Innovation Station – The Big Bend

Innovation Station – The Big Bend

10th April 2017

A few weeks ago we published a fascinating article on the world’s tallest building to date following a trip to Dubai by one of our team members.  We found the article so interesting that we’ve decided to look for some more tall or unusual buildings to entertain our readers and include on our blogroll some regular Innovation Station articles.  We’ve come across plans for an incredible skyscraper which is still in the concept stage at present.  However, if this building does go ahead, it will be the longest building in the world.  I bet you’re thinking that the footprint of the building could stretch for miles but think again – this innovative building doesn’t so much take up ground space as air space!

 

The zoning laws in New York City present building designers with a particular set of challenges as developers attempt to maximise the height of buildings in order to pack as much punch into as little ground space as possible.  Architecture studio Oiio, based in New York and Athens has created a U-shaped skyscraper in order to get round New York’s strict zoning laws, breaking new ground in terms of both design and architecture.   

            

This amazing structure has been titled “The Big Bend” and would be built on 57th Street (aka Billionaires’ Row) in Manhattan, towering above The Big Apple like a giant, upside down horse shoe.  Oiio took a cutting edge and unheard of approach to the challenge of providing as much bang for buck as possible by thinking totally outside the box and designing a building that substitutes height with length and bending the building rather than the zoning laws of New York!  The result is the totally avant-garde Big Bend, the longest building on the planet at an incredible 4,000 ft.  In contrast, the Burj Khalifa in Dubai (which is currently the world’s tallest building) reaches a mere 2.722 ft. into the sky.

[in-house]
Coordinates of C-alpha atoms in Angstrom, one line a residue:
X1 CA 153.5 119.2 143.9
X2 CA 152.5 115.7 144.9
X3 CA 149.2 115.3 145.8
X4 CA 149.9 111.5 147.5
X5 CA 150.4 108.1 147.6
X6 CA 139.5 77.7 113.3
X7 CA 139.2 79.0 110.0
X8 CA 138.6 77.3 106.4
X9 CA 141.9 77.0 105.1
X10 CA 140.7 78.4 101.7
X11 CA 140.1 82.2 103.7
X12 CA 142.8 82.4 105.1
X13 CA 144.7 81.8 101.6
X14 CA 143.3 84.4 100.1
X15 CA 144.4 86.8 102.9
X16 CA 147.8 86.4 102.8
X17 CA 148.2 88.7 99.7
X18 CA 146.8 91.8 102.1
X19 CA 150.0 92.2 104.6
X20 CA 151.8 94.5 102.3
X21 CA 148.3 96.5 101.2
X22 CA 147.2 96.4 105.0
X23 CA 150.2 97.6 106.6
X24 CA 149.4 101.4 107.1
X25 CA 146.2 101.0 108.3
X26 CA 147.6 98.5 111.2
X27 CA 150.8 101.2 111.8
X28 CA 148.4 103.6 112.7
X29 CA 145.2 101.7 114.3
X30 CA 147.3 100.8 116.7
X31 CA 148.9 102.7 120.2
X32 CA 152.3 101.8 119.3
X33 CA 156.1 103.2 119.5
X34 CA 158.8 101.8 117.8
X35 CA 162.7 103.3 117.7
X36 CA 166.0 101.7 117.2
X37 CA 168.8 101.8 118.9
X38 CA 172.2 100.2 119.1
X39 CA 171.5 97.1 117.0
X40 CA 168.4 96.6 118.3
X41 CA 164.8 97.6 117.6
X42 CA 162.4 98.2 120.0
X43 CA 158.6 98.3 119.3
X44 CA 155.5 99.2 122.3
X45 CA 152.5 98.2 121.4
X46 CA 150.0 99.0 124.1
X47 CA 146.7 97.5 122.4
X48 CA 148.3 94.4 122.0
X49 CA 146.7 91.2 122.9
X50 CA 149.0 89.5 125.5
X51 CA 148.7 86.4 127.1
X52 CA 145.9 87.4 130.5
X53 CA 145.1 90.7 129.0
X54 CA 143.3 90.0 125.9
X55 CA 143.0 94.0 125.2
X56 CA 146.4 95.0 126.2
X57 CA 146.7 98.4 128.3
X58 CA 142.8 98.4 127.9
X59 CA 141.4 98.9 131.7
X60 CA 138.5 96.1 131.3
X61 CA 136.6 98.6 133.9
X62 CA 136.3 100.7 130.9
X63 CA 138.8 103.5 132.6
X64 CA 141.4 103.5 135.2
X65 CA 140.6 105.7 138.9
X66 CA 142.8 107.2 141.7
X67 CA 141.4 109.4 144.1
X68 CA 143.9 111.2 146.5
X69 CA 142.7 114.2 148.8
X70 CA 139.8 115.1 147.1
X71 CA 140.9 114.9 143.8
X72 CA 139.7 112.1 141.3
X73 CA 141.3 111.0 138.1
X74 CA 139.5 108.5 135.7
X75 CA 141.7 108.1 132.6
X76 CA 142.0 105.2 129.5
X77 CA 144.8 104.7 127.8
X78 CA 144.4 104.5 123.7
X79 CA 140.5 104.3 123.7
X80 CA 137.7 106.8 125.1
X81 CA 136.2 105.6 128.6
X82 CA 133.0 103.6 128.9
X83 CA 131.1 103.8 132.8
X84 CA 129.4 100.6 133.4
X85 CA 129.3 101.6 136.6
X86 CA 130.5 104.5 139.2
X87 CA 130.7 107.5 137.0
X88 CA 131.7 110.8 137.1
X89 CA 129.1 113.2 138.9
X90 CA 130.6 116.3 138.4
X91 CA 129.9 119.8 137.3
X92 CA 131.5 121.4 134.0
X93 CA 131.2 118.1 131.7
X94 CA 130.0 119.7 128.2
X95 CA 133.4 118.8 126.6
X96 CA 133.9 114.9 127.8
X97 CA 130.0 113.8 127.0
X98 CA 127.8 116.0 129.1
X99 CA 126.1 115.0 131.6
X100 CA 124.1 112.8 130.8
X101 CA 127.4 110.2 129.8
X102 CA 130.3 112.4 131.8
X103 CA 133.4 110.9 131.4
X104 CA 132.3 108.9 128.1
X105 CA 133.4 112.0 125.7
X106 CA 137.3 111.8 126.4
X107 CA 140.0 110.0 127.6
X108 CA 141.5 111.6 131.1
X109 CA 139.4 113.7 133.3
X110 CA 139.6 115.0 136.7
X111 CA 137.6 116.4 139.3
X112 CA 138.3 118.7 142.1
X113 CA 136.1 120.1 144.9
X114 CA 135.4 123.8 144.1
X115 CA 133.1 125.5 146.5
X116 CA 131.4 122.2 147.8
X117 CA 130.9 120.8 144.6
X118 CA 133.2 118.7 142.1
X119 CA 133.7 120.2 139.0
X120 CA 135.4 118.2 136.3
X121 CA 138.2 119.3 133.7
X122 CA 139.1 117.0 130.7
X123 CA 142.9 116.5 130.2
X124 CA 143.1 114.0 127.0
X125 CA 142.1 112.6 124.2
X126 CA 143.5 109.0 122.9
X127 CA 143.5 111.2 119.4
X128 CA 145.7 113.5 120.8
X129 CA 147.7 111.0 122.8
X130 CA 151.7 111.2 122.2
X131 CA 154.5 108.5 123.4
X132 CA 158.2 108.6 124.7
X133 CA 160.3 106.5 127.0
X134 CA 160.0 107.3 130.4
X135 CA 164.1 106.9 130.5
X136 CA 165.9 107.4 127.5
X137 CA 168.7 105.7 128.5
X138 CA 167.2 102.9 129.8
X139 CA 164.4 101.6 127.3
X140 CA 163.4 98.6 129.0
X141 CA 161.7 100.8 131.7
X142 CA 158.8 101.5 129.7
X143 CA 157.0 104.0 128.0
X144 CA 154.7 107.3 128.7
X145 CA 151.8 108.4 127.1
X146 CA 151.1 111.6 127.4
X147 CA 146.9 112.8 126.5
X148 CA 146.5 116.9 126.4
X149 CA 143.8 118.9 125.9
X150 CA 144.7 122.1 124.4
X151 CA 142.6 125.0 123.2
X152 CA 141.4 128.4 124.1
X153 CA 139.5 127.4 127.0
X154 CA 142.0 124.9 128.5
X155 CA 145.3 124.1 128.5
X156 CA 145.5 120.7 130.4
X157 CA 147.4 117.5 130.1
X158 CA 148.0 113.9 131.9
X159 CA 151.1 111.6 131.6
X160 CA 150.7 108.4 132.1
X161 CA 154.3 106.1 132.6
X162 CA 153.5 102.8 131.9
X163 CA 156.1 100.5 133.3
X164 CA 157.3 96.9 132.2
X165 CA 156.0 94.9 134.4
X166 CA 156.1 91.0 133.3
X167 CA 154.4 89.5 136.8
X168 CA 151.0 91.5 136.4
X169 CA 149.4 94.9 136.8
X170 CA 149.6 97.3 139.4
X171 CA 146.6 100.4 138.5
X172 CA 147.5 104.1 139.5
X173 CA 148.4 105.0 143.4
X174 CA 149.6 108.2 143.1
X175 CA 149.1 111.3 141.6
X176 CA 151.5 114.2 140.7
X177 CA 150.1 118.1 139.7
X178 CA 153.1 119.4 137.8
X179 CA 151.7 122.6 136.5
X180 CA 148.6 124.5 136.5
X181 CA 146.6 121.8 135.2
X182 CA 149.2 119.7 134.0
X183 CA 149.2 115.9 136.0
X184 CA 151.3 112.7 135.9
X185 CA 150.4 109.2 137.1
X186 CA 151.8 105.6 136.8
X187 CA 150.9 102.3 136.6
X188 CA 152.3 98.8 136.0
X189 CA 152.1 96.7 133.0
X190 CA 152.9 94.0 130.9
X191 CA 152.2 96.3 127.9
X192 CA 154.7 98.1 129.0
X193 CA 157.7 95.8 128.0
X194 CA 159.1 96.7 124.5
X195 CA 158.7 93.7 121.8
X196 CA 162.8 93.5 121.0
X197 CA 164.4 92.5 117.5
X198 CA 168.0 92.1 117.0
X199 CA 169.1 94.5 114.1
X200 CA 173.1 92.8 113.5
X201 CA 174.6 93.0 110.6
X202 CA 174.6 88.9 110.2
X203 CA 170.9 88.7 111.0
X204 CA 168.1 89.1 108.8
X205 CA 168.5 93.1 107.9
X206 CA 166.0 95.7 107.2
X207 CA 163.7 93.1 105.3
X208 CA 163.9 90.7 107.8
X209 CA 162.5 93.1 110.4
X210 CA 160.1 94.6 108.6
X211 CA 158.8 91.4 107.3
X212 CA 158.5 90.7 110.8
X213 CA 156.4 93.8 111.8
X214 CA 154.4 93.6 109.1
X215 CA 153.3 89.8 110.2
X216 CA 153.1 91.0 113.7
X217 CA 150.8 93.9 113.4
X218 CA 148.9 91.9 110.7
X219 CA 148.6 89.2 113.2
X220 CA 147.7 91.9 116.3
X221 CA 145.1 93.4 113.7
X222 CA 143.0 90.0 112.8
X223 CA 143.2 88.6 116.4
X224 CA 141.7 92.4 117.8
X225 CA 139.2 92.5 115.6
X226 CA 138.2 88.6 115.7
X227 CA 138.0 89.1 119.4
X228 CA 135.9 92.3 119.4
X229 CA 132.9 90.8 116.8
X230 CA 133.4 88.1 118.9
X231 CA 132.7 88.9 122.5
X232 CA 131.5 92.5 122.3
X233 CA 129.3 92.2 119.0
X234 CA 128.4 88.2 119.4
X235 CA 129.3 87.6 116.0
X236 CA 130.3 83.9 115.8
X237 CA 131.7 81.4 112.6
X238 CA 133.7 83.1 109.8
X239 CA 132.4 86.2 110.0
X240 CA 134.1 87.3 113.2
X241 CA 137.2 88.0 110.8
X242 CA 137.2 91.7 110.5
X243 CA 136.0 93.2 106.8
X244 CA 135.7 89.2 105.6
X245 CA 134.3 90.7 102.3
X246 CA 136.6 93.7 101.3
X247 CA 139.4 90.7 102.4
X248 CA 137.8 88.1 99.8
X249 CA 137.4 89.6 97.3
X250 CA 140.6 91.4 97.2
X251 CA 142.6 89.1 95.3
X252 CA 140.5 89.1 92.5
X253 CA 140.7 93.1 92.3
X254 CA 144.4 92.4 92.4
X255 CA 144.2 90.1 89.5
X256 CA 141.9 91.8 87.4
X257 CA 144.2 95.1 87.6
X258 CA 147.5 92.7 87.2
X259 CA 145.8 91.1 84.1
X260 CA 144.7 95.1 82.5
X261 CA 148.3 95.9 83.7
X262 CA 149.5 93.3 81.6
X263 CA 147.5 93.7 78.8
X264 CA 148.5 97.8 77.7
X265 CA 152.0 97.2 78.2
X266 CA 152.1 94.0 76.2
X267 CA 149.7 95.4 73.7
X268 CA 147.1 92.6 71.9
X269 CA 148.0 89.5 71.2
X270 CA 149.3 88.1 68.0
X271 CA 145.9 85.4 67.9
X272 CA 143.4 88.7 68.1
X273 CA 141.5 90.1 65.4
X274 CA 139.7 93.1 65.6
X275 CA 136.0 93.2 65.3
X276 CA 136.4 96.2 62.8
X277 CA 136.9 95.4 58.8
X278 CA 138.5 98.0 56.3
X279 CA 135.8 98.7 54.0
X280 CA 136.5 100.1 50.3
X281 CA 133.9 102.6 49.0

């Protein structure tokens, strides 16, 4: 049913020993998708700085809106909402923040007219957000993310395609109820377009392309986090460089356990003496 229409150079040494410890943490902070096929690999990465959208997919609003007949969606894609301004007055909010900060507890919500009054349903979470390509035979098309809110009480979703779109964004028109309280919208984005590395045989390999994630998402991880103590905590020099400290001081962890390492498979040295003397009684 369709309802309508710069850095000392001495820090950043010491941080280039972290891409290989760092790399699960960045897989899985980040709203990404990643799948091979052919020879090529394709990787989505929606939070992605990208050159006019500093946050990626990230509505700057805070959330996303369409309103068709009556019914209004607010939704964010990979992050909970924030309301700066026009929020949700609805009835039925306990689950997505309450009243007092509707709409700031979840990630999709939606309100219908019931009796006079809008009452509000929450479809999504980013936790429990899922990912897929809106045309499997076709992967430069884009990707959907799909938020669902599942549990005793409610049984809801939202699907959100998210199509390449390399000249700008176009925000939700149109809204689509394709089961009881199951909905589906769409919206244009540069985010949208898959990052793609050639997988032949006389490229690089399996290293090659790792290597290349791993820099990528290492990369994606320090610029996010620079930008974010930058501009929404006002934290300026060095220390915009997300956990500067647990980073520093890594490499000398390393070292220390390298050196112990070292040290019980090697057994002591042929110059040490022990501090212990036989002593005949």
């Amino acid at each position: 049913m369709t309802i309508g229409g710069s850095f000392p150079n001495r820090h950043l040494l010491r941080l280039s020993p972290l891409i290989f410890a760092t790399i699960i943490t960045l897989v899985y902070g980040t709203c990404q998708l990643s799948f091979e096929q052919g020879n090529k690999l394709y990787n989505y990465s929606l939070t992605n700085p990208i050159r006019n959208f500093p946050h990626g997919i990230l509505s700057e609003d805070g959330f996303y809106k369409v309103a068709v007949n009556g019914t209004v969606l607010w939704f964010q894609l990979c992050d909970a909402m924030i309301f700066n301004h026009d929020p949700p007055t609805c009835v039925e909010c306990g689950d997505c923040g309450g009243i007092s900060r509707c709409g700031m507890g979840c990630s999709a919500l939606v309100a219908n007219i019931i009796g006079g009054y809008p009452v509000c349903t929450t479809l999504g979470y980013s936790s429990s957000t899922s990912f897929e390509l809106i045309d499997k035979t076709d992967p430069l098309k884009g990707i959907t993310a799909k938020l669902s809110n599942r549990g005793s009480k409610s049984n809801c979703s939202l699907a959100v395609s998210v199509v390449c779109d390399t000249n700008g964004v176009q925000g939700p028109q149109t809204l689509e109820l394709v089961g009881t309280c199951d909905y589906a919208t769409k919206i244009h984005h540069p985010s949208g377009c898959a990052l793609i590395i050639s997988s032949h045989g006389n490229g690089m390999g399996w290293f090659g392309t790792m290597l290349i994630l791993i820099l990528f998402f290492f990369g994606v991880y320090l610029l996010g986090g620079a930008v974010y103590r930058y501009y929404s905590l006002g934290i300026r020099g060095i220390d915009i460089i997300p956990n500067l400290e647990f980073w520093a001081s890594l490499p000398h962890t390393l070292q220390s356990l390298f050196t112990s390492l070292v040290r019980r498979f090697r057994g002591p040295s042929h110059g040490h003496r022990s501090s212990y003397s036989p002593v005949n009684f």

As you can imagine, navigating a U-shaped building presents its own unique set of challenges and Oiio has addressed this potential problem by including an elevator system that’s specifically designed to travel vertically, horizontally and in loops. The elevator system would operate on a track changing system which allows for the horizontal connection of two elevator shafts on the top of the building and below ground in order to provide a continuous loop elevator to enable easy access to all parts of the building.

While the Big Bend is still at the proposal stage, the founder of Oiio, Greek born Ioannis Oikonomou is on the lookout for investors who will help bring his brainchild to life.  After graduation from Aristoteleio University in Thessaloniki, Oikonomou completed his Master’s degree in Athens’s Metsovio University and moved to New York in 2011 following some “interesting and peculiar hotel renovations in Crete” as the Greek economic crisis resulted in a dearth of building activity in his homeland. 

Many thanks to Ioannis Oikonomou and Oiio for kind permission to use the images in this article.

We’ll be on the lookout for more interesting and innovative buildings for our Innovation Station series and if you know of any that you’d like us to cover, please let us know by getting in touch on our Facebook Page or Twitter profile.